James Horner’s reps at the Gorfaine/Schwartz Agency confirmed the news of Horner’s death in a statement released Tuesday evening.
"It is with the deepest regret and sorrow that we mourn the tragic passing of our dear colleague, long-time client and great friend, composer James Horner," Michael Gorfaine and Sam Schwartz said in the statement. "Our thoughts and prayers are with James' family at this difficult time, and also with the millions of people around the world who loved his music."
Read the entire statement below.
Celebrated composer James Horner, best known for his Oscar-winning score for Titanic, died in a plane crash on Monday, his assistant confirmed. Horner was 61.
A plane registered to Horner crashed in North Ventura County on Monday morning at about 9:30 a.m., and the pilot was killed. It was not immediately clear if Horner was on the plane.
Horner's death was later confirmed by his assistant Sylvia Patrycja in a post on Facebook.
Horner's attorney Jay Cooper told NBC L.A. that the acclaimed composer owned five aircraft, including two helicopters. Cooper added that Horner was an "experienced" pilot.
WATCH: In Memoriam: Stars We Lost in Recent Years
Horner won two Oscars for his work on Titanic, one for Best Original Score and the other for Best Song, having written the music for the Celine Dion hit "My Heart With Go On."
Horner received seven other Oscar nominations and is remembered for his work on such beloved classics as Field of Dreams, Legends of the Fall, Braveheart, Aliens, Apollo 13, Jumanji and A Beautiful Mind, among hundreds of others.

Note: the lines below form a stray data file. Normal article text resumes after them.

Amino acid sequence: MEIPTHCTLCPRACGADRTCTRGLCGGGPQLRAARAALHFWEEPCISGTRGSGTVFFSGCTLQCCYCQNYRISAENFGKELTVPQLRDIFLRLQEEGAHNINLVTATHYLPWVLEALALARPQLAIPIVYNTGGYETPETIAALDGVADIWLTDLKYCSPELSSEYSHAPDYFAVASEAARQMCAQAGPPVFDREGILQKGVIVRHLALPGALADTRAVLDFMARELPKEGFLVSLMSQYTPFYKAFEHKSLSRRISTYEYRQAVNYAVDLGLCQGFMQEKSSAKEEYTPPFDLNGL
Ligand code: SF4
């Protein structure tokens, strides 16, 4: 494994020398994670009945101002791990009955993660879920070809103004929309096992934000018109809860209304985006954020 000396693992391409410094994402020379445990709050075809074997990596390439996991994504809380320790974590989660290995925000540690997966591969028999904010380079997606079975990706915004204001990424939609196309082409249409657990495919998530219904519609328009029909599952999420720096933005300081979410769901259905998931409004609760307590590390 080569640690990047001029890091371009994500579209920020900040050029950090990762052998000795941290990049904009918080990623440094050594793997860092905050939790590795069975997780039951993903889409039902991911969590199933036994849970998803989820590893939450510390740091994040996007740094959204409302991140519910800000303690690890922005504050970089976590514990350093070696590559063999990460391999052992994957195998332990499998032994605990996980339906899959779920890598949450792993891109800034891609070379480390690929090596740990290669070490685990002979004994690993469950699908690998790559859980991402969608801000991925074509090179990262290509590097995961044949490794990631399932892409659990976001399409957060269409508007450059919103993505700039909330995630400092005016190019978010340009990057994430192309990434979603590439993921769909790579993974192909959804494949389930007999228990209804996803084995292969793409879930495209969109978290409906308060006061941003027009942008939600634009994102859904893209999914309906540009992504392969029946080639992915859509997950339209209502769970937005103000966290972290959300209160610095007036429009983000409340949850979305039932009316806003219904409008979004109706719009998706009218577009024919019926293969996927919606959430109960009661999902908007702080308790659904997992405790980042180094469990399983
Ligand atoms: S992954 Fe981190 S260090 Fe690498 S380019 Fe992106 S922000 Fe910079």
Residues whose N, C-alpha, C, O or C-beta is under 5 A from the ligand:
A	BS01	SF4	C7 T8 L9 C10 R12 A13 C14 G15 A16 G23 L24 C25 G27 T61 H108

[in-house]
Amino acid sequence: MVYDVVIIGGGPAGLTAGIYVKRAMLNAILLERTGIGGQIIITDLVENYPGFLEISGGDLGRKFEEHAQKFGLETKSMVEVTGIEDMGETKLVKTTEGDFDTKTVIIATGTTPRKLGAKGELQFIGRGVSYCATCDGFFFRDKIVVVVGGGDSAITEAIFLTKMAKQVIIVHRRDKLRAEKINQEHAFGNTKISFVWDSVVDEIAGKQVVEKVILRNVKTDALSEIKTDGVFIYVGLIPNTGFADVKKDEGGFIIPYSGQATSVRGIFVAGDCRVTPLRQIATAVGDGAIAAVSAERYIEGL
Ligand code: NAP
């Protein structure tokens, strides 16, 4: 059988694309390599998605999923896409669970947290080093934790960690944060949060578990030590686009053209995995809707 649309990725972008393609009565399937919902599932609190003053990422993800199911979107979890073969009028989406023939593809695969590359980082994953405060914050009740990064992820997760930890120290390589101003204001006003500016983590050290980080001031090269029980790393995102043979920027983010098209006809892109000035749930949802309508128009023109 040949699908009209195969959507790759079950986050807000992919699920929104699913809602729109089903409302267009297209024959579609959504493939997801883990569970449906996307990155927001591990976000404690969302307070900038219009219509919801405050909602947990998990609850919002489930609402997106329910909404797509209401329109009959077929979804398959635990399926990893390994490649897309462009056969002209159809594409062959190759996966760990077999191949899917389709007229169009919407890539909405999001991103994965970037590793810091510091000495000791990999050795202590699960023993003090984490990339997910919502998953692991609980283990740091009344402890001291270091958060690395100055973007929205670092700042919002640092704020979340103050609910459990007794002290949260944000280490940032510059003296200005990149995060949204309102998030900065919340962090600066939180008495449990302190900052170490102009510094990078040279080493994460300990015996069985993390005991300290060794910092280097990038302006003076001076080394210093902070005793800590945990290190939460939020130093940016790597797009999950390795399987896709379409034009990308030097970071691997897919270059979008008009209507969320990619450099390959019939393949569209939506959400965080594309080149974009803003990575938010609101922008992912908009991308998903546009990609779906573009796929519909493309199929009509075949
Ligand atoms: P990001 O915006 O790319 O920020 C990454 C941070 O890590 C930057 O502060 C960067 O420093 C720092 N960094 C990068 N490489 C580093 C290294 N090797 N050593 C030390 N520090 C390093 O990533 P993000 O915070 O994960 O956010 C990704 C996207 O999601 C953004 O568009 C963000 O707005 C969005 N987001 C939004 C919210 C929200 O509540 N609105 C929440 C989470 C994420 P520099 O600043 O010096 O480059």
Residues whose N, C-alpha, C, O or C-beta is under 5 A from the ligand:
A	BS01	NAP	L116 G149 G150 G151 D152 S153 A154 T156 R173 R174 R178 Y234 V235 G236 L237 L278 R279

Horner was also the go-to composer for director James Cameron, including Avatar, as well as filmmakers Ron Howard and Mel Gibson. He had completed scores for several upcoming movies, including Southpaw, starring Jake Gyllenhaal, and The 33 with Antonio Banderas.
In 2010, Horner was interviewed about his involvement with the aerial aerobatic group called The Horsemen, in which Horner opened up about his love of flying planes and his renewed interest in piloting.
"I used to fly when I was younger," Horner recounted. "I never had a mentor, it was all self-induced. I grew up around air shows and air planes."
In a December interview, Horner spoke about his career and the philosophy behind the choices he made.
"I don't want to be doing these movies that now 85 or 90 composers want, as opposed to six," he said. "And now all these … action movies. I don't get offered all the movies obviously, but I see a lot of them and I do get asked to do a lot of them."
He added: "I just know they’re not asking me to do something that I can do – something original. They’re asking me to do a formula and I’m too rebellious."
Many of Horner's friends and colleagues have taken to Twitter to share their condolences for the loss of the beloved composer.
Gorfaine/Schwartz Agency Statement on Horner's passing:
It is with the deepest regret and sorrow that we mourn the tragic passing of our dear colleague, long-time client and great friend, composer James Horner. An avid and experienced pilot, James was flying a single-engine aircraft that crashed in a remote area of northern Ventura County, California, shortly before 9:30am PST on Monday morning. He was 61 years old.
Our thoughts and prayers are with James’ family at this difficult time, and also with the millions of people around the world who loved his music. A shining light has been extinguished, which can never be replaced. It has been an honor and a privilege to have worked with James since the inception of our agency. For more than three decades, his unique creative genius made an indelible imprint on each of our lives and on those of the entire Hollywood community. There is not a person in our GSA family who wasn’t touched by the power and reach of his music, and who isn’t diminished by his loss.
We express our love and sincere condolences to James’ wife Sara and his two daughters, Emily and Becky. And we take comfort in the belief that in his last moments, James was doing something from which he derived such great joy. His spirit will continue to soar, and he will be with us always.
Michael Gorfaine, Sam Schwartz, and everyone at the Gorfaine/Schwartz Agency